All these buildings are cheap blocks of flats, painted ‘cheerful’ colours. The pinks and pale greens are greeting me. There is nothing in Batumi. Everything seems to be under sixty years old. Perhaps there was nothing here before. Maybe they all lived in huts. Maybe there was a big war that destroyed what was here. Maybe I’m right. I need an Internet Café. I need to get to Tibilisi.

The taxi-drivers won’t take me. Tattooed men wave their hands in the air.

“We can’t. The road is closed…there is War in on the highway…and I don’t know the mountain passes.”

I asked several times and every answer was the same. Groups of people are arriving in the main square clutching bags, suitcases and stacks of pots and pans. A handful of refugees has just arrived. So this is what the edge of a war is like. Confusion. A mess in which nobody know what’s going on. People are shouting each headline to those around them.

“The trains aren’t working.” “Are they moving to Capital?” “They’re withdrawing did you see the news.” “They’ve dug in.” “What did Bush say?”

The only way out is the airport. The driver smokes Chesterfields, wears a neatly pressed yellow shirts and grips the steering wheel with thick hands used to labour. He has four rings, only one of them from his wedding.

“The Russians are coming…and they’ve brought Chechens. Aren’t you ashamed – you British…that they can just crush this place you made so many promises to? You see those ruined churches on the hills up there… there have been many wars here.”

He points at the airport. The sleek new building shows that until a few weeks ago Georgia was a bold experiment in free-market capitalism and westernisation. The EU flags hopelessly hangs down its pole.

The main hall echoes to screams for a ticket. Somebody’s mother, brother, whatever, is in Tibilisi. Old women are knocking on the closed booths of the airlines. Children are crying because they don’t know what’s going on. I try and imagine Heathrow falling to pieces. Somehow there’s a seat for me.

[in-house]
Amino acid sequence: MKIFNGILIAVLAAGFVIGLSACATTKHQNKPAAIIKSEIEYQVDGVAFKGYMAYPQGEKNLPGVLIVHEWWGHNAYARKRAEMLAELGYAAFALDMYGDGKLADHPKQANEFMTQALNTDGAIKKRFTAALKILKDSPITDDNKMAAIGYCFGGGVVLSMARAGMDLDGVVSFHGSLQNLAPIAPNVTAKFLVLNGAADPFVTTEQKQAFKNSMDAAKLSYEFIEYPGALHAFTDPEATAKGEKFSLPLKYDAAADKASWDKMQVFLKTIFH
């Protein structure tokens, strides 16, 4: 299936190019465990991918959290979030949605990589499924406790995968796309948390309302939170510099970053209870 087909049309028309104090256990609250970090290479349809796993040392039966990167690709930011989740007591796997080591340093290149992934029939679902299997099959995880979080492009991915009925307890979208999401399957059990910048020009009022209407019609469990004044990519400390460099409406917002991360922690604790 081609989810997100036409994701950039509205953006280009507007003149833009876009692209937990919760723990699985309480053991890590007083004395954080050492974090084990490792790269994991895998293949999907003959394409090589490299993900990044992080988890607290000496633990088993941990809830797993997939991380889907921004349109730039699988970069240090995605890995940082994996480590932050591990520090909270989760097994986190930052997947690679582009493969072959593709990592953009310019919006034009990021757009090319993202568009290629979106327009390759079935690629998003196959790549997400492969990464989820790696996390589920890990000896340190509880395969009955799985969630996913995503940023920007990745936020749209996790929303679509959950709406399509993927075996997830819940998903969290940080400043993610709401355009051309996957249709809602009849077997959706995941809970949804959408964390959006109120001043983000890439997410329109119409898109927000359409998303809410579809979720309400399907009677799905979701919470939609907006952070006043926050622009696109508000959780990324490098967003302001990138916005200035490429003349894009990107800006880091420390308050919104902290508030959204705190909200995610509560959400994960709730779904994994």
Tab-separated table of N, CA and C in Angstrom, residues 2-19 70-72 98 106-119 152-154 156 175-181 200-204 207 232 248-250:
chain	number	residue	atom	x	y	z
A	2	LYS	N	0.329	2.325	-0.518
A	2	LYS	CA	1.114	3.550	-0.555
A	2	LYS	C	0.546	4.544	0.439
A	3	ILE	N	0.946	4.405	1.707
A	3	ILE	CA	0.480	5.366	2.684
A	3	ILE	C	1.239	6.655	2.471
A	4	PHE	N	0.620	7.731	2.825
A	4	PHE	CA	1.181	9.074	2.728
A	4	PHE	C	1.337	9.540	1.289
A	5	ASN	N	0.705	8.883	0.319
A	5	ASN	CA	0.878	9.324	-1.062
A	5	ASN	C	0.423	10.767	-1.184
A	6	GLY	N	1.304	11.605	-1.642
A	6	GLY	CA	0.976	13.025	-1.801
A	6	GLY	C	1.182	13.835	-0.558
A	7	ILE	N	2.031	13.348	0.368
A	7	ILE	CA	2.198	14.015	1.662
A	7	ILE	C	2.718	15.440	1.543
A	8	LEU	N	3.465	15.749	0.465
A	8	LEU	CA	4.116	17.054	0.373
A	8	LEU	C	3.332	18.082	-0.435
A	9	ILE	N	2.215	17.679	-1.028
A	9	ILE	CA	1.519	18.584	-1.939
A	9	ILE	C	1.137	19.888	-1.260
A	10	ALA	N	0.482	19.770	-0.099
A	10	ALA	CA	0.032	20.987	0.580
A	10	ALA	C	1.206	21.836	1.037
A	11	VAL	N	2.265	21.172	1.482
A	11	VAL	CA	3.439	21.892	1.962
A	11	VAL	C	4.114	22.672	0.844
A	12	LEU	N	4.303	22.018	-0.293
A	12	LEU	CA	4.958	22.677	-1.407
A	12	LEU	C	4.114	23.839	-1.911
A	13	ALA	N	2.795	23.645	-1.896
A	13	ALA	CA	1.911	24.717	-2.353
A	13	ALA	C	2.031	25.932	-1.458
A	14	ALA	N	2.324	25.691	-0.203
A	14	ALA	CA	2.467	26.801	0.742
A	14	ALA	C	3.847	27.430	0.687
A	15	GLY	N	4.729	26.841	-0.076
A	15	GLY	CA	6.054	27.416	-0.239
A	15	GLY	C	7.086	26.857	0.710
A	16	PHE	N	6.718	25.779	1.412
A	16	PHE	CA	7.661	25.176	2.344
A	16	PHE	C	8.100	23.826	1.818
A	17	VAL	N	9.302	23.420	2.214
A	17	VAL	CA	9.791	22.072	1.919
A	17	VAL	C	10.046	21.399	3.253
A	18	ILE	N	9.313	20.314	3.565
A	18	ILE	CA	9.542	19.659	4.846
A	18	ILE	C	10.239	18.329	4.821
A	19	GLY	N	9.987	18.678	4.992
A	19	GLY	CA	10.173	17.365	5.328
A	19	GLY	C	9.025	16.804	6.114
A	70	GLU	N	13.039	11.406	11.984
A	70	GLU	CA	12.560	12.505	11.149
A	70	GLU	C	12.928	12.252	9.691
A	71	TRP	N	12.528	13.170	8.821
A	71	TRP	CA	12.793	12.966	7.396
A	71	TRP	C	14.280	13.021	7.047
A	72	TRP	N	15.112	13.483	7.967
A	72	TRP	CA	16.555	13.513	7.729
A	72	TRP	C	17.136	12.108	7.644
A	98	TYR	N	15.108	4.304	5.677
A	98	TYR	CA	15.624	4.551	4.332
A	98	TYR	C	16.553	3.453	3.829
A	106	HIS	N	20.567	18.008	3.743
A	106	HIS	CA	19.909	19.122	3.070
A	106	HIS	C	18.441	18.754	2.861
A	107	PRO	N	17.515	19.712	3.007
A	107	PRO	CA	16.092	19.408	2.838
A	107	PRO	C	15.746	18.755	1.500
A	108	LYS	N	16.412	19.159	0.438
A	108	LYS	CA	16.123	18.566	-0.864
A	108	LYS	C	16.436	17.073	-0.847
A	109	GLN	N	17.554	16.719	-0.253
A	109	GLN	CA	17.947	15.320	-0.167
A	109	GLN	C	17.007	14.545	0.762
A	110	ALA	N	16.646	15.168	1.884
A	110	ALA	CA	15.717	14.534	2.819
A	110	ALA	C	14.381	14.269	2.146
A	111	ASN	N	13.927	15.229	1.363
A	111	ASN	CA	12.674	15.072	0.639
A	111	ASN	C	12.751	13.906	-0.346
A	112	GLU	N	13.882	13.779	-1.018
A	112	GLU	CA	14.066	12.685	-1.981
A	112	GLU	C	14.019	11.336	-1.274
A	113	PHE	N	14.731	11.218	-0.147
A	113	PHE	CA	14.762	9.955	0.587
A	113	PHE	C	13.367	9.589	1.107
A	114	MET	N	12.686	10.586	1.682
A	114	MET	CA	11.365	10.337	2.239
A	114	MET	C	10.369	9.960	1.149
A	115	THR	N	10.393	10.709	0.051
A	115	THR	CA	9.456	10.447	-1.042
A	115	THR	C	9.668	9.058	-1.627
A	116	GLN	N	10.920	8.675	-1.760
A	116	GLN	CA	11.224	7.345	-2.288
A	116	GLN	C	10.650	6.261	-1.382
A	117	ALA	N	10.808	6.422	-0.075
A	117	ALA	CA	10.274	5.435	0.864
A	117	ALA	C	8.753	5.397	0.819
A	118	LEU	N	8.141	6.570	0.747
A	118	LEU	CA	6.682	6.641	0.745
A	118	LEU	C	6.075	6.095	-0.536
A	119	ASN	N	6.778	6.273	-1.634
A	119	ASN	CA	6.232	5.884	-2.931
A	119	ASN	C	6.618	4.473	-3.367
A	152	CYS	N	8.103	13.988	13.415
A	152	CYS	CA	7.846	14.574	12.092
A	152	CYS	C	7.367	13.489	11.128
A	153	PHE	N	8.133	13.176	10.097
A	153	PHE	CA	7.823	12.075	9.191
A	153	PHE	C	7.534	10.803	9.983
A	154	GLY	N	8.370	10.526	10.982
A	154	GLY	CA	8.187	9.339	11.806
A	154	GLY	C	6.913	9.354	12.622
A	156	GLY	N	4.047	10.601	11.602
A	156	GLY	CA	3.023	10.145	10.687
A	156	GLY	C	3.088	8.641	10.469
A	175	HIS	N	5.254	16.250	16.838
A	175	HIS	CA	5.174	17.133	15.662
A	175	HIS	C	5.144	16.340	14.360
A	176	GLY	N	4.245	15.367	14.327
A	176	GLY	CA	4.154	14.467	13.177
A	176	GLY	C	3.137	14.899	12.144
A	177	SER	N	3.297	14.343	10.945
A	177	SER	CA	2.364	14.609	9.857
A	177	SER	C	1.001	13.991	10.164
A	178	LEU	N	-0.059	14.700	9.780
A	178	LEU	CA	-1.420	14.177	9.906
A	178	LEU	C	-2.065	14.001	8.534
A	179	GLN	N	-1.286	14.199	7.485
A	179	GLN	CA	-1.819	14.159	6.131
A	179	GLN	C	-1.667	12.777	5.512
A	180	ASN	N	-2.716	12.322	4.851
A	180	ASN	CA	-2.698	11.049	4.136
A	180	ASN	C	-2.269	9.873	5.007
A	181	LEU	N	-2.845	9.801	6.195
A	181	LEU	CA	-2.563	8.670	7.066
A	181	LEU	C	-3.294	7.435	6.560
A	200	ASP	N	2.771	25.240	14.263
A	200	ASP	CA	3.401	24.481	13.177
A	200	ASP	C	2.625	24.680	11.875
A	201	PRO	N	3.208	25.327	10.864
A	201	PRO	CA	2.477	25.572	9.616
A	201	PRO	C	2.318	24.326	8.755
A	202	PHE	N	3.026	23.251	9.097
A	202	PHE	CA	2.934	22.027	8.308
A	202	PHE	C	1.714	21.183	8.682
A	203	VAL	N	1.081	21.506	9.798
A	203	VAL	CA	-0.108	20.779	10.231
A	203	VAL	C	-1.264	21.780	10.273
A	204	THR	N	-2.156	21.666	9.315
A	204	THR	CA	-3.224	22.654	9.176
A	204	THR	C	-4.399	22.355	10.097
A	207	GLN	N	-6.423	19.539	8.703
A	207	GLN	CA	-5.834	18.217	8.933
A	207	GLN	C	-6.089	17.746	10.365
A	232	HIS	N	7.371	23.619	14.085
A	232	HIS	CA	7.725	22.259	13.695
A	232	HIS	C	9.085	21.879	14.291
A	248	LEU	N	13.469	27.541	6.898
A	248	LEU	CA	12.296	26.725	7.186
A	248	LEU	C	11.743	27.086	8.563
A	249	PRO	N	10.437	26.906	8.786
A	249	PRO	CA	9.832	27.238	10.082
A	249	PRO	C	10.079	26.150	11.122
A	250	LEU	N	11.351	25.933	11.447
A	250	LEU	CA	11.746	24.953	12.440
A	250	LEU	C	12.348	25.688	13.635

Three policemen are sitting around smoking Parliaments are muttering intp microphones. They offer me a lighter, then a seat. Levan is in his early thirties. His eyes never stop moving. His face still has bits of shock stuck to it.

“I was in the Zone…two days ago. We were both there.” He points across the table to his friend. “And there was another guy from the brigade. He stayed there.” He pulls out his mobile phone. His Russian is thickened by an accent I’m unused to. It’s hard to understand. He clicks play on his Motorola videos.

On the tiny screen a column of camouflaged men are moving through the mist. He taps this moving image. “That’s us. They sent the police in when they ran out of soldiers.” A guy is smiling. Another is smoking. Somebody tells a joke. “You see there was mist.” Then there is a whistling sound. Tiny-sounding gunfire. The camera rolls along the floor and starts to focus on somebody who’s not getting up.

“He used to be the guy at the baggage counter.”

I once saw a happy-slap on a mobile phone and it disgusted me. A Turkish coach-driver once insisted I see the porn collection on his Samsung. But seeing death on a Motorola leaves me numb. As I wait for the delayed plane the policemen smoke two packets of Parliaments and then move onto mine. They are speaking to each other quickly in Georgian now. I can only make out a few words.

“Bush” “Shakashvili” “Sarkozy” “Putin”